What about fruit?  Well, we need two to three times as much vegetables versus fruit.  Fruit isn’t “bad,” but it doesn’t pack nearly the punch of nutrients as most vegetables do, calorie for calorie.  Fruit can be included as a small hunk of our “half a plate of non-starchy vegetables” or it could be consumed as your one-fourth a plate in lieu of starchy vegetables or 100% whole grains.

The real key is to not over-think this whole healthy eating business.  If you’re choosing and eating mostly whole vegetables, some whole fruits, some whole grains, some good-quality protein-rich foods, reasonable amounts of good-quality fats, and limiting sugary or fried foods, then you’re going to be just fine.  Ask yourself “is half of my entire day’s eating composed of non-starchy vegetables?” and if the answer is “yes,” then you are highly likely to achieve and/or maintain a healthier weight.  If you’re not looking to change your weight, then keep in mind that the style of eating I’m encouraging is not just for weight.  A nutrient-rich, whole-foods-based eating style is paramount in preventing chronic illness, keeping your brain healthy, etc.  Good nutrition is not just about your weight; underneath every single medical condition exists a nutritional influence.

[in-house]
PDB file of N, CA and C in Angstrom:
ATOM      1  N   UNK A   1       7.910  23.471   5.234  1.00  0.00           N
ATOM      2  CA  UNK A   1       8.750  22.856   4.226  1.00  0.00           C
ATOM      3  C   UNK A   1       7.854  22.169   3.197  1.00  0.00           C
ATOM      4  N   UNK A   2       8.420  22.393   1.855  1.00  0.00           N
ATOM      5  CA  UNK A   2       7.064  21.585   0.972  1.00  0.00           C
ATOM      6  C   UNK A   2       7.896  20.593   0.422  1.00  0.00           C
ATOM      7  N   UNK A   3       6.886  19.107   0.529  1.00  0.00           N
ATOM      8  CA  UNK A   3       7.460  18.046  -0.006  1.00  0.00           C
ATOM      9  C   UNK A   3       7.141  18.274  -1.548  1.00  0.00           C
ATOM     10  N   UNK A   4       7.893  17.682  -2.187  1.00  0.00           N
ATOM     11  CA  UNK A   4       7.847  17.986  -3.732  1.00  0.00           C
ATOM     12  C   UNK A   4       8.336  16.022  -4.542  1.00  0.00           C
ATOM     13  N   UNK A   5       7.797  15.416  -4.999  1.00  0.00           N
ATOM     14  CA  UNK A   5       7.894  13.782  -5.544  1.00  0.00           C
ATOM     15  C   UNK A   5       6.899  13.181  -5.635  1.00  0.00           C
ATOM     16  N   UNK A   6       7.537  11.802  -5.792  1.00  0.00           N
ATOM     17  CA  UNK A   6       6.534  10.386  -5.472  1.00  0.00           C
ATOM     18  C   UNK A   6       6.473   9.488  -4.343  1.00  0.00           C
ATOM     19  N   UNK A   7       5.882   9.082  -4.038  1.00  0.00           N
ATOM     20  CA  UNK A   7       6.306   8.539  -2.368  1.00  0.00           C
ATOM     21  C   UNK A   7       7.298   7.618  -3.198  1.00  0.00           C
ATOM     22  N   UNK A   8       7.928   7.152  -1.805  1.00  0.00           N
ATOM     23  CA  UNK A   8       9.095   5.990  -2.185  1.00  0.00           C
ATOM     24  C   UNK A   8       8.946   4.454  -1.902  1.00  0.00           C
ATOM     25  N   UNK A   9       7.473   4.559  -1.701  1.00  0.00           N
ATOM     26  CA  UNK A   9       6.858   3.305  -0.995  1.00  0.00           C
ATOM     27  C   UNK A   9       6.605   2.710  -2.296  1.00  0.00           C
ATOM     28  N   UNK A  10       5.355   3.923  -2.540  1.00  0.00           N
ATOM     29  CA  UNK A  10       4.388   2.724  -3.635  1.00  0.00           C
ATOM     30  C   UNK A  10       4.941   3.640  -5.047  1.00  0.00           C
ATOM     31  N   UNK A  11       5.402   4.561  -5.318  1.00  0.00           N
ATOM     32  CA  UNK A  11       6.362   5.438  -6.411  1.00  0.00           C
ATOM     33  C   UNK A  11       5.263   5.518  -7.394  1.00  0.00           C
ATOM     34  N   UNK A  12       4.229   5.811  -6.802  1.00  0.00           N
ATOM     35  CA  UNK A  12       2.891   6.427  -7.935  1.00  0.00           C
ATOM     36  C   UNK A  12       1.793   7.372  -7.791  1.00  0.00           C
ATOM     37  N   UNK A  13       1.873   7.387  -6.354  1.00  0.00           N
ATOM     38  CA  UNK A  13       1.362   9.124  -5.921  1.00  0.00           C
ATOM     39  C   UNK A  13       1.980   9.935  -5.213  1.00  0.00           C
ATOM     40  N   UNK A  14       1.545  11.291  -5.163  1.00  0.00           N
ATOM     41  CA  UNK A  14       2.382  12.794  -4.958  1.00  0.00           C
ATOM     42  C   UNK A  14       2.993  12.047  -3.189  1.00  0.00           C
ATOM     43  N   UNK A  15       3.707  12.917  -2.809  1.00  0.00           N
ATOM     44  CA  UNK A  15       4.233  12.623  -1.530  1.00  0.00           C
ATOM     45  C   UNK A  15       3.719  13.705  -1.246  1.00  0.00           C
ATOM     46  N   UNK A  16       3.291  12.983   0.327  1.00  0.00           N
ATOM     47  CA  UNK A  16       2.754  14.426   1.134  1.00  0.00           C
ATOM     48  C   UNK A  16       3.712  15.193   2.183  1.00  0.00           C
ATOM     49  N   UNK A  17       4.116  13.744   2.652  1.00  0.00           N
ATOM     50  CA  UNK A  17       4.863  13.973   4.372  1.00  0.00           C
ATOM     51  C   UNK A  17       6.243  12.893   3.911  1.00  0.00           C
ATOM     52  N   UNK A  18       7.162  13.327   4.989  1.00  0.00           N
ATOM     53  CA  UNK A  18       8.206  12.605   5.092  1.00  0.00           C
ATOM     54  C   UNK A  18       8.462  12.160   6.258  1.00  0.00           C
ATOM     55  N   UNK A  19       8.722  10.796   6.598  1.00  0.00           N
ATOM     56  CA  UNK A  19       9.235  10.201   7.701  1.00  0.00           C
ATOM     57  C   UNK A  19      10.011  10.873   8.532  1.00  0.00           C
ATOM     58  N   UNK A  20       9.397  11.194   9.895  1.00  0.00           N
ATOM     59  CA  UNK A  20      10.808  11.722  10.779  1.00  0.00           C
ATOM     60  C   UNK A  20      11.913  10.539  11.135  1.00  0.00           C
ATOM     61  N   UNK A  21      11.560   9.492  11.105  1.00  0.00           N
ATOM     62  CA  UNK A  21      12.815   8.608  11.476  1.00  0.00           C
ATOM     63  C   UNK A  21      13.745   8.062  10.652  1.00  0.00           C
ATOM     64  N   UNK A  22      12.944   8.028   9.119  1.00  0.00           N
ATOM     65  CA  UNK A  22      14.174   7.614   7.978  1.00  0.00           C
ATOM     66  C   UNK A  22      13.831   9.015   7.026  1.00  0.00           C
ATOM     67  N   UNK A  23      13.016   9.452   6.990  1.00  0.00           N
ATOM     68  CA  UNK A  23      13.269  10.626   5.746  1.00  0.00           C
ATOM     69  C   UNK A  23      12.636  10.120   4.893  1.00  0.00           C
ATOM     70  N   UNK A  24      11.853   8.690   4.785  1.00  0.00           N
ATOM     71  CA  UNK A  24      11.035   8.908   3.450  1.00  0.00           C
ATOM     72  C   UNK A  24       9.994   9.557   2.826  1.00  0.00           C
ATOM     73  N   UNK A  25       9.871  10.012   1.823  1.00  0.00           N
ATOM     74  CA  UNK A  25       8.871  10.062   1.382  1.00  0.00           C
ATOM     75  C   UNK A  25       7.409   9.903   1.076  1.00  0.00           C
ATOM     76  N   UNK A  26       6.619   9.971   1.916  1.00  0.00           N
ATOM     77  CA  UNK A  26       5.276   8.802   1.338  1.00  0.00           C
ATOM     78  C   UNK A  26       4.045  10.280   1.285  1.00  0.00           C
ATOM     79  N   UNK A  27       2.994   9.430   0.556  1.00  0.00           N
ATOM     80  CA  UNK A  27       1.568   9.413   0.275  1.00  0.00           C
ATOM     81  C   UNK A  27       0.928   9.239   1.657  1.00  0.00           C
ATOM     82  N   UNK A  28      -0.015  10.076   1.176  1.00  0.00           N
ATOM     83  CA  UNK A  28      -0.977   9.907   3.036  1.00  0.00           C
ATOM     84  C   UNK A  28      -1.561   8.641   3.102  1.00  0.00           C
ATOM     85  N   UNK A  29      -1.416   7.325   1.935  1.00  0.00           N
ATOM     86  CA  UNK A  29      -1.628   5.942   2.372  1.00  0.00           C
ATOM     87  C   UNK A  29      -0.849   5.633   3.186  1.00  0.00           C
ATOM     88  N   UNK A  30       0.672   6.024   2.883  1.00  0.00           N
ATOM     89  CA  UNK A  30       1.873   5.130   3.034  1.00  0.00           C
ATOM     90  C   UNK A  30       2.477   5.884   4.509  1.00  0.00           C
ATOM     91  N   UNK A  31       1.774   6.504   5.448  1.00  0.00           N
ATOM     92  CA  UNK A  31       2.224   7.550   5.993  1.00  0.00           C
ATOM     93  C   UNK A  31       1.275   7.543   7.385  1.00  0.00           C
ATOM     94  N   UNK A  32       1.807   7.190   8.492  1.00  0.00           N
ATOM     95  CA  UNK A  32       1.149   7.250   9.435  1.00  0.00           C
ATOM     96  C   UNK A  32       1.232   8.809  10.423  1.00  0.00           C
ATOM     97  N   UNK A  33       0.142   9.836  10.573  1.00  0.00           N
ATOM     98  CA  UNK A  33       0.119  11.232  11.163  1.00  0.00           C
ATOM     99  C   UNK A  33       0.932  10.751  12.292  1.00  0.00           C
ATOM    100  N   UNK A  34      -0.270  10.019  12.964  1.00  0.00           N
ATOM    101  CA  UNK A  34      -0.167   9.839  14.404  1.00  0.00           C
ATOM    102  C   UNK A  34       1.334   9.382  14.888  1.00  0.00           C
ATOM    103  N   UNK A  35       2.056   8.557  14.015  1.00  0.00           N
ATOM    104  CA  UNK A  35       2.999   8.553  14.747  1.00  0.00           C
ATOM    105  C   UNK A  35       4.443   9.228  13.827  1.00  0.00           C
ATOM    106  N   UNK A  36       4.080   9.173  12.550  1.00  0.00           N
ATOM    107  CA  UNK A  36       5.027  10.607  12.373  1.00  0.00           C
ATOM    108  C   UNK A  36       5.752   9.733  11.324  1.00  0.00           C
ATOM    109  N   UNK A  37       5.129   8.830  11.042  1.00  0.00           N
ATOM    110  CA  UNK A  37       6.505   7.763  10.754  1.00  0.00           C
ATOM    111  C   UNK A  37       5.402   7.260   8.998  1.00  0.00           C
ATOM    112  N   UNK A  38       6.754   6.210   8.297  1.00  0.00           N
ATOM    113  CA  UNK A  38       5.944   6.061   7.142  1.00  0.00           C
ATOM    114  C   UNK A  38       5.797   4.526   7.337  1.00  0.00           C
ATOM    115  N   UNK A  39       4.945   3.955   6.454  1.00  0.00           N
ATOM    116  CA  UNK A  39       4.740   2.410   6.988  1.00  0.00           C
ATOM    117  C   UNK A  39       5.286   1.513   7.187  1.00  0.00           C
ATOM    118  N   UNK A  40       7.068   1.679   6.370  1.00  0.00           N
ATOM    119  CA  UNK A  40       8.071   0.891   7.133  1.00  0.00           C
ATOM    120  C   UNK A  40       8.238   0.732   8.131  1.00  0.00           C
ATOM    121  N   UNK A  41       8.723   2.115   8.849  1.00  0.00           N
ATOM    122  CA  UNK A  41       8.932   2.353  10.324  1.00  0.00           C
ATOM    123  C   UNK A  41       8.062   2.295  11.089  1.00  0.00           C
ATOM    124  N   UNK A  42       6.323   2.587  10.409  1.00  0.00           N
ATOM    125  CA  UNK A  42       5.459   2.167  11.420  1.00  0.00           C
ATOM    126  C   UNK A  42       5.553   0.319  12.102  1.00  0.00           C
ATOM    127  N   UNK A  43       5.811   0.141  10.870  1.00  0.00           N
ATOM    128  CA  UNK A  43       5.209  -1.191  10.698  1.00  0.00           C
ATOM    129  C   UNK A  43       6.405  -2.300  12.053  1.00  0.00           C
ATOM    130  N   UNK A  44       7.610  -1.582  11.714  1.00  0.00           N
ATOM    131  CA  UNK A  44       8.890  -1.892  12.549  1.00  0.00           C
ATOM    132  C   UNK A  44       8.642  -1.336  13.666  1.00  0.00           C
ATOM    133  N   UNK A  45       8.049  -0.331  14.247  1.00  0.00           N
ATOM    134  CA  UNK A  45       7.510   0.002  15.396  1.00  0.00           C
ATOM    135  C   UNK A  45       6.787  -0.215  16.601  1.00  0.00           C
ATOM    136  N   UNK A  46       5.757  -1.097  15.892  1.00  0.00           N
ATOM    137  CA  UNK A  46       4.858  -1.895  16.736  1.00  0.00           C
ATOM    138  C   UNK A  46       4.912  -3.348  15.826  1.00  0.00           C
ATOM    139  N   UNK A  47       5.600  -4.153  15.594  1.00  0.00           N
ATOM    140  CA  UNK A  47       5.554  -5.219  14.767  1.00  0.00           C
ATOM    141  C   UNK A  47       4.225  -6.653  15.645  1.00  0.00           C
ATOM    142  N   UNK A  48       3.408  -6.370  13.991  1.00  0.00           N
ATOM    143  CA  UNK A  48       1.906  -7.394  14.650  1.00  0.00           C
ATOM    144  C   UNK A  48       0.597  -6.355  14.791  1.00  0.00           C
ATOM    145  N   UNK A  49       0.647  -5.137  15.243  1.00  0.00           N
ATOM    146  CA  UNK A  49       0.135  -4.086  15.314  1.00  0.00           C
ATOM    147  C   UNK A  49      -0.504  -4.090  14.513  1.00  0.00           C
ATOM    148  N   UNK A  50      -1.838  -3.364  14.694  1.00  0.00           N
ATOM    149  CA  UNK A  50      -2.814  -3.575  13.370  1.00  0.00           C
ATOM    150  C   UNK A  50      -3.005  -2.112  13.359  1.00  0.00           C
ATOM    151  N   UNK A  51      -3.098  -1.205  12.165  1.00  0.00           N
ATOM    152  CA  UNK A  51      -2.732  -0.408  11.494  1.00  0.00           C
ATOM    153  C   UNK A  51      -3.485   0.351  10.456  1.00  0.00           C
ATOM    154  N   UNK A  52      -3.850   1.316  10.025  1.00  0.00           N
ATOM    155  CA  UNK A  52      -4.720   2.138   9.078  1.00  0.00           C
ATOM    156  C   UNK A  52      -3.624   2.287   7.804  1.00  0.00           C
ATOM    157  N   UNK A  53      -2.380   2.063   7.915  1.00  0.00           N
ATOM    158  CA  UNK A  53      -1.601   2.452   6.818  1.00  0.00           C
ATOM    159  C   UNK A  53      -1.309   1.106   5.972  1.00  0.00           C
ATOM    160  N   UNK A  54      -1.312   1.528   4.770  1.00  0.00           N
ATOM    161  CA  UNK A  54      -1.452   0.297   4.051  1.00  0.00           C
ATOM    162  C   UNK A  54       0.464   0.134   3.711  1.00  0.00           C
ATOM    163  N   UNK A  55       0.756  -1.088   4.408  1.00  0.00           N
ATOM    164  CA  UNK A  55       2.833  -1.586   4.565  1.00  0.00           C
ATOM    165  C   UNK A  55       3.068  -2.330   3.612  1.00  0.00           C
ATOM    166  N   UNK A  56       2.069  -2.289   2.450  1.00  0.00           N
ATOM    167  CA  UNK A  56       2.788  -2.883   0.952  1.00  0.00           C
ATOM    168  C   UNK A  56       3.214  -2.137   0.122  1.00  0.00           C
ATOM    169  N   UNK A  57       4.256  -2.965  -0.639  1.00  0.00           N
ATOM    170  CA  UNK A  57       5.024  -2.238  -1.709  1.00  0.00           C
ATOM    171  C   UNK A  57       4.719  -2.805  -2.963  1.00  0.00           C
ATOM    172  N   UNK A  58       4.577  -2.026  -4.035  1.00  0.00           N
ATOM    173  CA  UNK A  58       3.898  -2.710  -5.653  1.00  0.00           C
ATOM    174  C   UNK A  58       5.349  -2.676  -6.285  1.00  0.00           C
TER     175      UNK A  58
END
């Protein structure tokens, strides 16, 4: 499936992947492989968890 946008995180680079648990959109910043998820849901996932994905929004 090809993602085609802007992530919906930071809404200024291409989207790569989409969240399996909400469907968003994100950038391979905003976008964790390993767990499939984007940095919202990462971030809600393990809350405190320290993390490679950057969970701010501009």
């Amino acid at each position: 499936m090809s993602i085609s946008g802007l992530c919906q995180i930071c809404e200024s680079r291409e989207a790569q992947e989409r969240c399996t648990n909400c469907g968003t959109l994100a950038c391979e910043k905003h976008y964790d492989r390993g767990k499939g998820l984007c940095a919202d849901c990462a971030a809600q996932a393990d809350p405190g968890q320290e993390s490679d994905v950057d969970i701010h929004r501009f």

Alright, so…back to meal planning.  Not all meals are going to be perfect, nor are they going to be a separate protein-starch-vegetable setup.  Sometimes you’re going to want soup, or a casserole.  Still, the same rules of the plate method apply.  Does your soup have mostly non-starchy vegetables?  If not, then plan to have a smaller bowl of soup and a side salad or a handful of raw vegetables.  Is your casserole super-cheesy?  Maybe back off on the other fat-containing parts of your meal.  You don’t necessarily have to search for “healthy recipes” or “healthy cookbooks.”  It’s been my experience that “healthy” recipes tend to be shoved full of things that are not real food, such as fat-free cheese YUCK, really?!  or other artificial items.  My simplest advice is to dust off your old church cookbooks from 1987 and simply use good, practical modifications.  Does your recipe call for shortening?  Replace it with butter.  Does that online recipe tell you to put a pound of cheese in that casserole?  Use a cup of shredded cheese and double the vegetables instead.